Requesting information from neighborhood associations can also give you an insight into where you might want to live. Many associations have an active online presence and have representatives that can answer questions about the area.
Sam Curry, the chair of the Helderberg Neighborhood Association, said this area has a great mix of residential streets and businesses—including restaurants, a good walking loop, and a library branch—and offers a quiet slice of city life. They also host events like a plant swap each year.
Many suburbs of the city of Albany also offer a reasonable cost of living and most are a short drive away from the law school.
Areas like Delmar, East Greenbush, Guilderland, and Colonie are only a few miles from campus and some students have found these areas to work for them, creating a comfortable separation between law school and home.
“You really have everything you need right there,” she said. “Rents are also affordable and apartments are readily available.”
No. 6 – Search and decide deliberately, not quickly
Albany is home to multiple colleges and universities, so the term “student housing” can yield an overwhelming number of search results.
With other institutions nearby, new college students are also on the hunt for housing. But law students may not want to live in places filled with undergraduate revelry.
Using sites like Zillow and Trulia generally yield more desirable results for law students, Dixon-Morgan said, adding that search results can be tailored to show available housing in specific neighborhoods.
“Zillow was more helpful for me than Apartments.com just because Zillow was the private landlords who have a two-family house in Center Square. Zillow and Trulia are really more geared toward houses and less toward undergraduate apartments,” she said.
If an apartment seems like a good fit, always search the landlord or property management company. Check out any reviews or complaints against them and speak with neighbors if you can. Once they provide a lease, make sure you read it carefully and ask questions if anything seems off.
“I didn't realize until I was in property my first semester, but have a lease that actually has valid clauses in it. In our first apartment, we had a really good lease. I’ve seen other leases and thought ‘This would never hold up in a court of law’,” she said. “That's a good habit to get into, especially for people who are going to law school.”
No. 7 - You can change your mind
If you don’t love your living situation, it’s never permanent.
“I moved after my first year because we were paying too much money. And it's a short amount of time,” Dixon-Morgan said. “Once you're here you can see how these neighborhoods feel and I think that makes a difference. You can walk down the streets and see everything and figure out what works for you.”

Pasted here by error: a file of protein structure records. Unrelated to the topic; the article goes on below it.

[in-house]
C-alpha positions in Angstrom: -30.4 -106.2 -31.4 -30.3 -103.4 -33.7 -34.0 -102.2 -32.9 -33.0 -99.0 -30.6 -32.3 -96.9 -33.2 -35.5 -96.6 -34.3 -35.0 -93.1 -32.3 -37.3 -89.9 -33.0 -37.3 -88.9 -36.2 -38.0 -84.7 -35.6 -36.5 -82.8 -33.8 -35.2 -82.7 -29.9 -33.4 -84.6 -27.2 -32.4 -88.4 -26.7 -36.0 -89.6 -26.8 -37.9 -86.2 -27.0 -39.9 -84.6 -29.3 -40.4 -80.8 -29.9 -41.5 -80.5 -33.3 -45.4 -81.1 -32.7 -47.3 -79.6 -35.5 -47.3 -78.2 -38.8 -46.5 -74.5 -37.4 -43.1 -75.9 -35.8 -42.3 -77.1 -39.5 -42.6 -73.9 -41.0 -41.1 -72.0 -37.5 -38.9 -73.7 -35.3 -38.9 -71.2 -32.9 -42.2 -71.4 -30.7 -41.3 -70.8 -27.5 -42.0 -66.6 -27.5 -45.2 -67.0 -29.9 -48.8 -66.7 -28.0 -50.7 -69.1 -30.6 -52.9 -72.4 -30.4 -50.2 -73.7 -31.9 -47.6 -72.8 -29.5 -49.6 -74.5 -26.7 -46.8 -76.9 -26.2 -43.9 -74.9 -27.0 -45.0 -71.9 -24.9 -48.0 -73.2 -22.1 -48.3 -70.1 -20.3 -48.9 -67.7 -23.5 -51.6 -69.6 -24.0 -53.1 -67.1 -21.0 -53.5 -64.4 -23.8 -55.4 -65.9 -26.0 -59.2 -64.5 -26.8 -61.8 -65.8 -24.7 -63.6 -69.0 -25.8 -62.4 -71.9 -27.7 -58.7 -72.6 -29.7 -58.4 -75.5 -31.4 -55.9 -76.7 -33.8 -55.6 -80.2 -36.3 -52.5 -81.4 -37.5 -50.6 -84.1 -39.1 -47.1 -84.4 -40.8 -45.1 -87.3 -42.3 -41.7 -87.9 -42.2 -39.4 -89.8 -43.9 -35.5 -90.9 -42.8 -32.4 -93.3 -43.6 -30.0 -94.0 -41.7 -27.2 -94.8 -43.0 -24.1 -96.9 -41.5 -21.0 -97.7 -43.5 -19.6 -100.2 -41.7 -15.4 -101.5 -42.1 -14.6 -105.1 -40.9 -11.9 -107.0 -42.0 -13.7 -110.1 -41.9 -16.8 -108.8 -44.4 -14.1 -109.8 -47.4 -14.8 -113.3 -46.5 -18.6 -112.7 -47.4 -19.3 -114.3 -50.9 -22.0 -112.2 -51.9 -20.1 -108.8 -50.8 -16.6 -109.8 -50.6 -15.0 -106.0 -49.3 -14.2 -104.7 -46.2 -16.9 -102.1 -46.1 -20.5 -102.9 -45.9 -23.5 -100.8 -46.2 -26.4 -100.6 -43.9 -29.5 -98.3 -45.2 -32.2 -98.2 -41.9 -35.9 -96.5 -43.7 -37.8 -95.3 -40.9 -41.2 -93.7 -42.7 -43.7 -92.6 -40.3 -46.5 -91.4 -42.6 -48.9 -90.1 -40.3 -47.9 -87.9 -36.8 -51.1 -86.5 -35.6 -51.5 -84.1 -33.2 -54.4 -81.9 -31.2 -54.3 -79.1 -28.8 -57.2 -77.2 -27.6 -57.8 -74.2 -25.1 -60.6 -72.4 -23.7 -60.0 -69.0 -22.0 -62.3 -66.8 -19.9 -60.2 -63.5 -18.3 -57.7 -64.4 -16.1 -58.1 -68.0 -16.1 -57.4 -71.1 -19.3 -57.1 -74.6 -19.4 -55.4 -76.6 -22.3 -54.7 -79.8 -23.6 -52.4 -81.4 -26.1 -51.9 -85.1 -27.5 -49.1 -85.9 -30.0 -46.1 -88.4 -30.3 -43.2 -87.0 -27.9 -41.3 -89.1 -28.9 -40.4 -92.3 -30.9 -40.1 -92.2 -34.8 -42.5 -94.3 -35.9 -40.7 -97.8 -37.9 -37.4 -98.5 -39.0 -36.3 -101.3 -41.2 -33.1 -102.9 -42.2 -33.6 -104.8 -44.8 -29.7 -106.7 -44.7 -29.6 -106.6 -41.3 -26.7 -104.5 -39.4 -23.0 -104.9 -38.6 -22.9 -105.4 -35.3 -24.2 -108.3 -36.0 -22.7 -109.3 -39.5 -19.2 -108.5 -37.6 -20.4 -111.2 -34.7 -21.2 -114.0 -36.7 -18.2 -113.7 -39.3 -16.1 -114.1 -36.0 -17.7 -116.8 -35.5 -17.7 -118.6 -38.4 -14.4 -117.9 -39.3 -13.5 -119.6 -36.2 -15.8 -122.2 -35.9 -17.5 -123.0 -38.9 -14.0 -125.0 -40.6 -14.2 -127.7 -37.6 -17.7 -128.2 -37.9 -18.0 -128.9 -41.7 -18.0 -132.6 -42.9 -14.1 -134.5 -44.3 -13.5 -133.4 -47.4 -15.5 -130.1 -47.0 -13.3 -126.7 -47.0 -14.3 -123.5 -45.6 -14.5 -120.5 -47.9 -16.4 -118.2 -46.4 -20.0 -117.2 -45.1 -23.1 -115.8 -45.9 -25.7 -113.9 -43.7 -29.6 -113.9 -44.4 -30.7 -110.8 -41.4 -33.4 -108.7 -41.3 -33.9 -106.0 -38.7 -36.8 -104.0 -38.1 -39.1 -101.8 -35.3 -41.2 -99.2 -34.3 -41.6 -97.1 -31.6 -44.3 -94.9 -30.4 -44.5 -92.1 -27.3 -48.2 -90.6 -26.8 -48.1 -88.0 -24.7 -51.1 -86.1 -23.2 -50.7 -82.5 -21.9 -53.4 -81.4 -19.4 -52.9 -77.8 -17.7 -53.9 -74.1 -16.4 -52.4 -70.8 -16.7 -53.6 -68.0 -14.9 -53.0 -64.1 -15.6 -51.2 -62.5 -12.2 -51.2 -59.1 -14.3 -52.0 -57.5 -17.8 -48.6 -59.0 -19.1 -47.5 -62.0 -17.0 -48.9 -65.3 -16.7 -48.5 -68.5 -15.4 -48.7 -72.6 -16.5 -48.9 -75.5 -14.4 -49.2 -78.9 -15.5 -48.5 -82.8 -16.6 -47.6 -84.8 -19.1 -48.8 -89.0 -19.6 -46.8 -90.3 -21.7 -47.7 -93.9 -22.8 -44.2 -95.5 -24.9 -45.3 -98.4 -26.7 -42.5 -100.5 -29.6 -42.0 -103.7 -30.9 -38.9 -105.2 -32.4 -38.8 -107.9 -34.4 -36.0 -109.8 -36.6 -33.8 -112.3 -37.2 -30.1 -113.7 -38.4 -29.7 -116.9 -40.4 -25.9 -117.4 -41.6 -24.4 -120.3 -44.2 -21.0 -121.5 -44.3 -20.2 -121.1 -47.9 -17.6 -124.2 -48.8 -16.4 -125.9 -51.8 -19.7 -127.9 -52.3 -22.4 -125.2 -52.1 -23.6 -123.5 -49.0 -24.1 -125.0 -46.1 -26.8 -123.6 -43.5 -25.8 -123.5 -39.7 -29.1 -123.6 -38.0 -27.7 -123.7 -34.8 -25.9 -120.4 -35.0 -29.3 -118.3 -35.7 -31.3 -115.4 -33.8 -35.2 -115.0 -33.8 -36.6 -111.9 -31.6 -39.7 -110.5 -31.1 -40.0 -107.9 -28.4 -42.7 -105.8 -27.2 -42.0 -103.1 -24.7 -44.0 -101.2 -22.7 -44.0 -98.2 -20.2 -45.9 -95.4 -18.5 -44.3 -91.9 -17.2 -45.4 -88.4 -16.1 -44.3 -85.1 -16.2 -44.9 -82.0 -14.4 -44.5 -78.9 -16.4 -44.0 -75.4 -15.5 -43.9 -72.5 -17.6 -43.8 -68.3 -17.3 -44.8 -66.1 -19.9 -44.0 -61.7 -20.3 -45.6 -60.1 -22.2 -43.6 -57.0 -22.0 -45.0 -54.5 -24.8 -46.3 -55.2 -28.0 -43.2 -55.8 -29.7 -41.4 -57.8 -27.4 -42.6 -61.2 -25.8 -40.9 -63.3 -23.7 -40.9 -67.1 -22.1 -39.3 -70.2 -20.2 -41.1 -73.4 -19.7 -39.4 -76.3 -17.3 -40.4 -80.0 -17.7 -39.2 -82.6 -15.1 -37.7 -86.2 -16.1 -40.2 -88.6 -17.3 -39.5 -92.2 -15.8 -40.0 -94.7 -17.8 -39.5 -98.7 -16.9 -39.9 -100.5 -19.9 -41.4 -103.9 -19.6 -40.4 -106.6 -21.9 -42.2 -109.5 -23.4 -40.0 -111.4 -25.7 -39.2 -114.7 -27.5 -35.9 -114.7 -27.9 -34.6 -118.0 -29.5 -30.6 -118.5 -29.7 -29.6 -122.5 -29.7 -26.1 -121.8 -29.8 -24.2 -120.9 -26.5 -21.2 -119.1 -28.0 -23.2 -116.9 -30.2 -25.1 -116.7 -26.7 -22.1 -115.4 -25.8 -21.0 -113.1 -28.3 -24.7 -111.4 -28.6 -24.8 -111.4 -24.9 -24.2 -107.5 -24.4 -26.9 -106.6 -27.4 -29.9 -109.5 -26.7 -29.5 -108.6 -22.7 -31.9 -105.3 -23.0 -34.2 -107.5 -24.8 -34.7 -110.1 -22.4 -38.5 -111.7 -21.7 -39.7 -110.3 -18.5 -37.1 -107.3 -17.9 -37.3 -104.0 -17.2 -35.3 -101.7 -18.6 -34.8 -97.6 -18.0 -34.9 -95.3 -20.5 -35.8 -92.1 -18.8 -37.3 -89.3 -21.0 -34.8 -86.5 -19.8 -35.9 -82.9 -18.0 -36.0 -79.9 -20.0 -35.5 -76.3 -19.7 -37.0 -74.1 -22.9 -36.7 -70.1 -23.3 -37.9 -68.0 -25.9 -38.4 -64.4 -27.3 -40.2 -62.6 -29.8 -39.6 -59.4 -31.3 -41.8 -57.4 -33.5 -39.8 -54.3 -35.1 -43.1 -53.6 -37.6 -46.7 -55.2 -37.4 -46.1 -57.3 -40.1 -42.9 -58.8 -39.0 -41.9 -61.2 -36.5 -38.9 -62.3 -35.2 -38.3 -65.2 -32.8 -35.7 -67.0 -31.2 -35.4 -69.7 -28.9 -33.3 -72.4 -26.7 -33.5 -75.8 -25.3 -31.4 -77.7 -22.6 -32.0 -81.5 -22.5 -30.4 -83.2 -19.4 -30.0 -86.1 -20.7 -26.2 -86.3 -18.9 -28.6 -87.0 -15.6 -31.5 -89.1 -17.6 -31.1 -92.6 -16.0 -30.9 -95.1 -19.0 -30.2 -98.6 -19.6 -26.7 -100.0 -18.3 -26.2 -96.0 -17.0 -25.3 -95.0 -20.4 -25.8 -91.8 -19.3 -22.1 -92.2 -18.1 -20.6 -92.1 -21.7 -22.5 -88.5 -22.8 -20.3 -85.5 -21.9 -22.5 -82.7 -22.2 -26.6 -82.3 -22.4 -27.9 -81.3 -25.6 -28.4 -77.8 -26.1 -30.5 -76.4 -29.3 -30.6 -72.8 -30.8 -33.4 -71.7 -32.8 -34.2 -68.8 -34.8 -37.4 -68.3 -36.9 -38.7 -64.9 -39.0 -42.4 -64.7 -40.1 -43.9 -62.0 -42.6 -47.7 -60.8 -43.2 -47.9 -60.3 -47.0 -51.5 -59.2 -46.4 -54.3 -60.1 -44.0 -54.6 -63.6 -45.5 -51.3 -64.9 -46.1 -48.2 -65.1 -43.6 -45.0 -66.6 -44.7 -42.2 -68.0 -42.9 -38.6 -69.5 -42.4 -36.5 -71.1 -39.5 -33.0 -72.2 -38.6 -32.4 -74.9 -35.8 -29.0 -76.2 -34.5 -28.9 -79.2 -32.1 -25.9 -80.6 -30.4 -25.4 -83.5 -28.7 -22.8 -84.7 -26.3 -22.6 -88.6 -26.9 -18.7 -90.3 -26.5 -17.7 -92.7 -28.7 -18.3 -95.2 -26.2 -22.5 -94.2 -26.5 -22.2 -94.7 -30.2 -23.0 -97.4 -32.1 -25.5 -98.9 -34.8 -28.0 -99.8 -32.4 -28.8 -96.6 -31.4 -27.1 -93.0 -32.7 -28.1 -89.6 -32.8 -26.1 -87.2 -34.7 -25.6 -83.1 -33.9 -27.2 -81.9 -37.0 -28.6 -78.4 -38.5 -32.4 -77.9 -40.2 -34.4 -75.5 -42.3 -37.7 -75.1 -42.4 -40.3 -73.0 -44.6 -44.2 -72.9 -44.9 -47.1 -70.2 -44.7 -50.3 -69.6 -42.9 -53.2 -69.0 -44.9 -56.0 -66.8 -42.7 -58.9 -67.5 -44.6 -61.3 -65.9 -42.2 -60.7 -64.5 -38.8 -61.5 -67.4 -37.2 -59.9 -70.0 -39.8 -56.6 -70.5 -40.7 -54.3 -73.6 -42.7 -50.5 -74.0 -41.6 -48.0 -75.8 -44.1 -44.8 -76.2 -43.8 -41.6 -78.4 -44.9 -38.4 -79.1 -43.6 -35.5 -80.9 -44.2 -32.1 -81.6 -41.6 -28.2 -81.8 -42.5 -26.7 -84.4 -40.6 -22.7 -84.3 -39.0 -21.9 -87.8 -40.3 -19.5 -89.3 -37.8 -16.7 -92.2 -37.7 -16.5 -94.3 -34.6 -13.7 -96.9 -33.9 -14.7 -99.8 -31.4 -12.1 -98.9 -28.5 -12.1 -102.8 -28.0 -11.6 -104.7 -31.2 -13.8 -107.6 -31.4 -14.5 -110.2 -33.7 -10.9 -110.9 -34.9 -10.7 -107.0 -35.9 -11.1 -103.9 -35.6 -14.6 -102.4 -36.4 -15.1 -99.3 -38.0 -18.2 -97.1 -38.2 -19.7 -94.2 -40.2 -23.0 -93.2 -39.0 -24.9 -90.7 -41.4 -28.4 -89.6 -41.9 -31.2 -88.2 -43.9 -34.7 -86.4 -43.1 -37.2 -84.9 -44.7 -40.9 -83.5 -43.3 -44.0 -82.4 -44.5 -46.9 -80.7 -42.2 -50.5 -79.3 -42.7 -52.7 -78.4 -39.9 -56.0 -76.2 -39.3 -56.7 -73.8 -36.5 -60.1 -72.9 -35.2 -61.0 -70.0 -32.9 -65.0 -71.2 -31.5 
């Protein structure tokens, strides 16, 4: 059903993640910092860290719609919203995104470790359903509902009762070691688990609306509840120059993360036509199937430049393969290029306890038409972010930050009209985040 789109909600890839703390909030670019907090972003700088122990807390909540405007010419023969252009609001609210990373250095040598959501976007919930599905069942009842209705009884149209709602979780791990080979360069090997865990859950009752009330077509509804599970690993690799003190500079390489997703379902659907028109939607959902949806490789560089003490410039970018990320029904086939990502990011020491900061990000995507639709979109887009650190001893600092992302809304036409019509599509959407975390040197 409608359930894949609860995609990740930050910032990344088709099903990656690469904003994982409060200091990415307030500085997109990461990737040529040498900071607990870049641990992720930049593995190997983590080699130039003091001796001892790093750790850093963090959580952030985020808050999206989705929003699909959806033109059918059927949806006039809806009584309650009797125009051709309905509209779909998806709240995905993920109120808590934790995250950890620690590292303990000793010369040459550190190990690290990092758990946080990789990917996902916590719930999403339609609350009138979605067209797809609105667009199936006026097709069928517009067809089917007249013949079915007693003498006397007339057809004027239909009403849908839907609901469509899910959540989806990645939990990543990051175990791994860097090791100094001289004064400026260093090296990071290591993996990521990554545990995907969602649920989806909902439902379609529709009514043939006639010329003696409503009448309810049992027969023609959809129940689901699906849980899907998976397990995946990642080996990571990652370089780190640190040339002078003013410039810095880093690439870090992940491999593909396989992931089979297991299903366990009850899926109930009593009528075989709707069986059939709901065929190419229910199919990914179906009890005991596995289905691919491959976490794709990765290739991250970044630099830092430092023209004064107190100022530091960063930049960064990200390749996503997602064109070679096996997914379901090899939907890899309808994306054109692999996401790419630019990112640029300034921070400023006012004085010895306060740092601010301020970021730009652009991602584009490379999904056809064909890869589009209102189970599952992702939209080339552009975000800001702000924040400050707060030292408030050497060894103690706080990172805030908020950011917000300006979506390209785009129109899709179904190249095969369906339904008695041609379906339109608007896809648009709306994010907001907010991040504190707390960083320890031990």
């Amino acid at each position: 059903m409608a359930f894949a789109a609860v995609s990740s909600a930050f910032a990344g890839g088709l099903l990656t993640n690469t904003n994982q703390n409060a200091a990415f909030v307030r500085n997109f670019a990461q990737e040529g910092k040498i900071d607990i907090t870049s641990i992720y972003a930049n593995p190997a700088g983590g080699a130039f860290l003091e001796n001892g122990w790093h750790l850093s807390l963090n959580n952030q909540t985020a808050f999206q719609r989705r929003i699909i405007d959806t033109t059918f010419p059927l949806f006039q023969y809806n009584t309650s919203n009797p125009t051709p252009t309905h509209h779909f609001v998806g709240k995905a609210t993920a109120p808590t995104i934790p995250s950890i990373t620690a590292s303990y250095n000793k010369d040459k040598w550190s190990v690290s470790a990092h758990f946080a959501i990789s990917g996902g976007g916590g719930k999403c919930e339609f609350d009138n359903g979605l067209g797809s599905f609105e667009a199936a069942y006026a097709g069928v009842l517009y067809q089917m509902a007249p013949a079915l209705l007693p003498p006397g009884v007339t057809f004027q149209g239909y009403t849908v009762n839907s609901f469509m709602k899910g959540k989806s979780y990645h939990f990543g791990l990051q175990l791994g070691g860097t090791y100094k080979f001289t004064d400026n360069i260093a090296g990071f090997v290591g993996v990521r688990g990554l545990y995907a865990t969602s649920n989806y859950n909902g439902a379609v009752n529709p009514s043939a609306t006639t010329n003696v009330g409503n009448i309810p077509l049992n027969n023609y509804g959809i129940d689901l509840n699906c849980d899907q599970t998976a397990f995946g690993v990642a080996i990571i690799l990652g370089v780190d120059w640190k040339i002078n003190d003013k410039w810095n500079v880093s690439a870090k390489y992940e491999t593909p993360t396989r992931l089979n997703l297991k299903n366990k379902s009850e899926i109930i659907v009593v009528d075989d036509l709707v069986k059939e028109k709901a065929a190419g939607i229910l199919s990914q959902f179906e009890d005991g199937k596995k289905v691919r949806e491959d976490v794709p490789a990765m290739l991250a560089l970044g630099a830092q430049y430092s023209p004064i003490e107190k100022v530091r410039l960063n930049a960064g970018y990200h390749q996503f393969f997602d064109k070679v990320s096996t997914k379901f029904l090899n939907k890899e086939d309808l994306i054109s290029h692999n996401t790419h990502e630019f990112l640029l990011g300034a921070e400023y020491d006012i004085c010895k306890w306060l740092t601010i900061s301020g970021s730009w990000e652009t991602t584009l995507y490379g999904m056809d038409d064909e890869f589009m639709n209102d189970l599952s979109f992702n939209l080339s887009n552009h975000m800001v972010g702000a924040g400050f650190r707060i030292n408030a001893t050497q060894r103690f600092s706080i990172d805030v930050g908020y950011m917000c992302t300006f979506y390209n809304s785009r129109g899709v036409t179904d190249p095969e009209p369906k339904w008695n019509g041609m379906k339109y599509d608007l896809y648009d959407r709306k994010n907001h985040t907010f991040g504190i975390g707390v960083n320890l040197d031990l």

For Dixon-Morgan, she previously lived in Tennessee, it was common to live in an apartment complex owned by a management company so, utilizing public transportation, street parking, and paying for heat was new.
In her first Capital Region apartment, utilities like heat and hot water were not included and it became more expensive than expected. When it came time to find a new place, she and her husband made sure utilities were included.
“We really looked at our priorities. The second place we looked for, we wanted to be closer to the law school so I could walk to school—since we have one car between us. We tried to look at places that were within a mile. Obviously, that's very possible in Albany,” she said.
They found an apartment between Center Square and Lincoln Park – within walking distance of the law school, grocery stores, and restaurants.
“We really like the area and have never had any problems,” she said.
No. 8 – You have help
Albany Law School has several resources for students to connect with potential roommates and find the perfect apartment.
The law school operates a Facebook group for the incoming class, where apartment listings are frequently shared, and people looking for roommates can connect.
The Admissions Office also maintains an internal listserv where available apartment listings are shared often.
As you connect with students at various admitted student events, be sure to ask!
Albany Law School’s student ambassadors are also available to answer any questions. They can help with anything—apartments, neighborhood questions, even the food scene—so don’t hesitate to reach out to them.